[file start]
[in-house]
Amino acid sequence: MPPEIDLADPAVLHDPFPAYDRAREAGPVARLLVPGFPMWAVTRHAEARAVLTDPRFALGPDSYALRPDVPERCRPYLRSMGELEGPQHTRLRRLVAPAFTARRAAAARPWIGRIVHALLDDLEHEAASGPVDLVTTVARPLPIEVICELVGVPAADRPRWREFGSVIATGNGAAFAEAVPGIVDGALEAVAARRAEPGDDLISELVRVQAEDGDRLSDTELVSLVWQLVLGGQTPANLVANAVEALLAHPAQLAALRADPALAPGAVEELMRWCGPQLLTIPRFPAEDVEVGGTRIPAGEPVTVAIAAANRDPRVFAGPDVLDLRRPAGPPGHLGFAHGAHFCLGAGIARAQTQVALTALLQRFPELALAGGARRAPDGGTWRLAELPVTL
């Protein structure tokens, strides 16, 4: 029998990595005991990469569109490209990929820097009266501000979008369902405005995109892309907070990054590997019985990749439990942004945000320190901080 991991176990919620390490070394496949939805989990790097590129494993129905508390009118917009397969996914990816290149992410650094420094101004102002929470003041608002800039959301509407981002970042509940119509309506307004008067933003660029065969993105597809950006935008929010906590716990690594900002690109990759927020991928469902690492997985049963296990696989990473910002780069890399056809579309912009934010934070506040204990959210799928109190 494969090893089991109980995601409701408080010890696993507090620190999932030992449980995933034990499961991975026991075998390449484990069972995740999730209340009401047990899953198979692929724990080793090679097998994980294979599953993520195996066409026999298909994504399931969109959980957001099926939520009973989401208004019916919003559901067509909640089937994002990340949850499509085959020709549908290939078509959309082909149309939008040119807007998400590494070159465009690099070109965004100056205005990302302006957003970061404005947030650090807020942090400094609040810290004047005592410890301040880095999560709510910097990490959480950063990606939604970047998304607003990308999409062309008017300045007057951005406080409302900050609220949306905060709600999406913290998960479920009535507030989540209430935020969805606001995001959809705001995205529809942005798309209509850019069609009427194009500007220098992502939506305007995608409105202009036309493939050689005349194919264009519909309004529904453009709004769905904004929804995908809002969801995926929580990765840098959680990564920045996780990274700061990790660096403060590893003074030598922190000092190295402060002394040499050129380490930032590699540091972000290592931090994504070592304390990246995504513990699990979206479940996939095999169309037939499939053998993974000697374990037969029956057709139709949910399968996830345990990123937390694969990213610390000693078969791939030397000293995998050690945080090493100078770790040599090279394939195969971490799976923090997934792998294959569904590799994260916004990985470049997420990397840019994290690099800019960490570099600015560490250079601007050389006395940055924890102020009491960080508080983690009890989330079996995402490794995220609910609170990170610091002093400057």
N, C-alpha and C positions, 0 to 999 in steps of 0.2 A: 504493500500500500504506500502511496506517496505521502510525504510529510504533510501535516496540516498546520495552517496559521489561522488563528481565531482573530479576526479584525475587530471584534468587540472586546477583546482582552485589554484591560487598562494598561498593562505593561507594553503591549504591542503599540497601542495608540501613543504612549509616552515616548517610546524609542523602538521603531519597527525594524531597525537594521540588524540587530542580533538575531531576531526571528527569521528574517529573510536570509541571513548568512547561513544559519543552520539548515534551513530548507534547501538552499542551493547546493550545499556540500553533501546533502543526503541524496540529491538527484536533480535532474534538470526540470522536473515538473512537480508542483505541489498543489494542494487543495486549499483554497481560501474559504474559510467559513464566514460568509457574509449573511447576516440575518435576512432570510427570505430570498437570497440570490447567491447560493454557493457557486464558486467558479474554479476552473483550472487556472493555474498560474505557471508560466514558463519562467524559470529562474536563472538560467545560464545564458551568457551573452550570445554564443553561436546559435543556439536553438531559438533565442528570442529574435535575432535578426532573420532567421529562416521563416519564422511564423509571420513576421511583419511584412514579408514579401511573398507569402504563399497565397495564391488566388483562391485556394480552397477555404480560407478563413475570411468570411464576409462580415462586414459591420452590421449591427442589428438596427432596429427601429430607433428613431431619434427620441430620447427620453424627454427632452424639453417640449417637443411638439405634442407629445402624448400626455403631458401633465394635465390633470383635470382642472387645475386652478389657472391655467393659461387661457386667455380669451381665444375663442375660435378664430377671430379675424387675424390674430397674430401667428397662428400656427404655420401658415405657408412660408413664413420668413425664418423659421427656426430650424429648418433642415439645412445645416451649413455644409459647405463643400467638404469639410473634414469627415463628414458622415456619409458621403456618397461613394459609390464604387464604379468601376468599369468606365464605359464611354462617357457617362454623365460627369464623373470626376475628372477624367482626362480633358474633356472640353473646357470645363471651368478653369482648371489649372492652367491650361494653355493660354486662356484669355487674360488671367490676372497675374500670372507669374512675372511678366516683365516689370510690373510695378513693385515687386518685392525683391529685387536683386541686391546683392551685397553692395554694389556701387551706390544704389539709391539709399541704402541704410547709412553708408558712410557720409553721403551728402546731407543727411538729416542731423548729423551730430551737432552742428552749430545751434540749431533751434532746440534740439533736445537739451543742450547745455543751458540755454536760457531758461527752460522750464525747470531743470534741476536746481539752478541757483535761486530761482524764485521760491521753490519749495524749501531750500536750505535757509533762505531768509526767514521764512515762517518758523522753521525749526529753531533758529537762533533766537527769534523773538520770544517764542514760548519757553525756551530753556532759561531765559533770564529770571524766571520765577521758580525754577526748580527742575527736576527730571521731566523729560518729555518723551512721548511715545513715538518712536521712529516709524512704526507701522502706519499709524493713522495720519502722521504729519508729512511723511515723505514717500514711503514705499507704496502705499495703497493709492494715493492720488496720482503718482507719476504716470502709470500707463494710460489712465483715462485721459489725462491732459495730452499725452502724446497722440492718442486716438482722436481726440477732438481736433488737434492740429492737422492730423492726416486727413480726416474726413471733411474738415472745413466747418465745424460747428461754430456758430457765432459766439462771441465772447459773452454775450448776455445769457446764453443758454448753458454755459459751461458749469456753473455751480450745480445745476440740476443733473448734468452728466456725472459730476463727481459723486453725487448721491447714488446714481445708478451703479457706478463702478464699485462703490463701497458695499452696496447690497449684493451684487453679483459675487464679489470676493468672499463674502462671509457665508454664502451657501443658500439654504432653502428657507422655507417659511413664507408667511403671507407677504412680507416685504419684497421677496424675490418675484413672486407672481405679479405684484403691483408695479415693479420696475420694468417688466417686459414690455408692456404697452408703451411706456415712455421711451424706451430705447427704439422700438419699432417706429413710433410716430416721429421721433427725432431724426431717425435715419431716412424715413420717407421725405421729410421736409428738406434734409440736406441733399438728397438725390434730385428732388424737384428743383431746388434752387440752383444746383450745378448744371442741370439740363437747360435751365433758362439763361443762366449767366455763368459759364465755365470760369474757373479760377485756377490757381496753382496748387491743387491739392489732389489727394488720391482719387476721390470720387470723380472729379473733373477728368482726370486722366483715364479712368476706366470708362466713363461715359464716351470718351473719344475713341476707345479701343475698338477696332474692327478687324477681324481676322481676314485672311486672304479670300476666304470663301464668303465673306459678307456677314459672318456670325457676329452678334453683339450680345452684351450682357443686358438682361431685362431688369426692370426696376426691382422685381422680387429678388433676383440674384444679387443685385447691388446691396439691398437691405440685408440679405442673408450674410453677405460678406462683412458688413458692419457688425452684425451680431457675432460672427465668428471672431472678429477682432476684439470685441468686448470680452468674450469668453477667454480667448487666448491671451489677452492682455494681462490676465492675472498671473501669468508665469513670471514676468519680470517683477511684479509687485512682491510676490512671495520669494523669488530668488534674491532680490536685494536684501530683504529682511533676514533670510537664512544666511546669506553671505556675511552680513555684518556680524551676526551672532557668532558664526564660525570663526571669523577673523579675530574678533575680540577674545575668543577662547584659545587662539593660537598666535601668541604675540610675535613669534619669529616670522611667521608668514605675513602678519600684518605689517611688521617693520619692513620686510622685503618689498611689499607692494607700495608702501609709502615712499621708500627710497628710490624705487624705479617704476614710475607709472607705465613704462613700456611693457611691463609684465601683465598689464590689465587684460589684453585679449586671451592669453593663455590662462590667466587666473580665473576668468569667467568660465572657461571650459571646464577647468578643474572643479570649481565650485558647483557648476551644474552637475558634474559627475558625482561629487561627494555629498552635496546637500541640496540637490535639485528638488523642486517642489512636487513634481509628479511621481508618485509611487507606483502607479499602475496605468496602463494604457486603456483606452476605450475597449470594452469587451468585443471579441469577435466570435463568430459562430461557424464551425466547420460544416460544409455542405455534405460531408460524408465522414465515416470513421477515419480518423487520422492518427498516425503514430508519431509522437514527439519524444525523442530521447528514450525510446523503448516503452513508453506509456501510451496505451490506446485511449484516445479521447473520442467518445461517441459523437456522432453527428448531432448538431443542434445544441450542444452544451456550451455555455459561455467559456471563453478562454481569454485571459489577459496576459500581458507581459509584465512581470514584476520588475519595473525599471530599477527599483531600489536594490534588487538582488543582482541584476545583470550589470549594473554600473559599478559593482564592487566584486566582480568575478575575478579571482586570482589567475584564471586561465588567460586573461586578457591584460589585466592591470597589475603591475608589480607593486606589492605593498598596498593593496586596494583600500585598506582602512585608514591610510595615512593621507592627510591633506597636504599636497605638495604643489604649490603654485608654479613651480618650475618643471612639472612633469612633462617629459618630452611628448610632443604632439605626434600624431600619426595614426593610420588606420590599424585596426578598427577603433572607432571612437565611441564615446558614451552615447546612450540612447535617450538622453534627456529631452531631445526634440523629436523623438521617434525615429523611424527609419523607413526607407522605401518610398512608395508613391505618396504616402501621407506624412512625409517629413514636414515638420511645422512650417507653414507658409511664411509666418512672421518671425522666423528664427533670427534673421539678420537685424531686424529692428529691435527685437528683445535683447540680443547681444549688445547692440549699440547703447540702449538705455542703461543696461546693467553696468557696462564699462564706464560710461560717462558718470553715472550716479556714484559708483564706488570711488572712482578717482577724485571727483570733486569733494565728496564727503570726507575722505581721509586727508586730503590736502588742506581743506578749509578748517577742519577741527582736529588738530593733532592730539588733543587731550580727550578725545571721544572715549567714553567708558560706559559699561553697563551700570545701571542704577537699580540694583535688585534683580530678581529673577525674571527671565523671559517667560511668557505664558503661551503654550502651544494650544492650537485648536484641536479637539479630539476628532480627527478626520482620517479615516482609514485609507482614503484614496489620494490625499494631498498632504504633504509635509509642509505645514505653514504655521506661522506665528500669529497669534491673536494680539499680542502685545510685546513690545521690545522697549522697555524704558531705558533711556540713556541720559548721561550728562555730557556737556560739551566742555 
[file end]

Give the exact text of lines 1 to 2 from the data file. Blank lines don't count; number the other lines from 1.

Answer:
[in-house]
Amino acid sequence: MPPEIDLADPAVLHDPFPAYDRAREAGPVARLLVPGFPMWAVTRHAEARAVLTDPRFALGPDSYALRPDVPERCRPYLRSMGELEGPQHTRLRRLVAPAFTARRAAAARPWIGRIVHALLDDLEHEAASGPVDLVTTVARPLPIEVICELVGVPAADRPRWREFGSVIATGNGAAFAEAVPGIVDGALEAVAARRAEPGDDLISELVRVQAEDGDRLSDTELVSLVWQLVLGGQTPANLVANAVEALLAHPAQLAALRADPALAPGAVEELMRWCGPQLLTIPRFPAEDVEVGGTRIPAGEPVTVAIAAANRDPRVFAGPDVLDLRRPAGPPGHLGFAHGAHFCLGAGIARAQTQVALTALLQRFPELALAGGARRAPDGGTWRLAELPVTL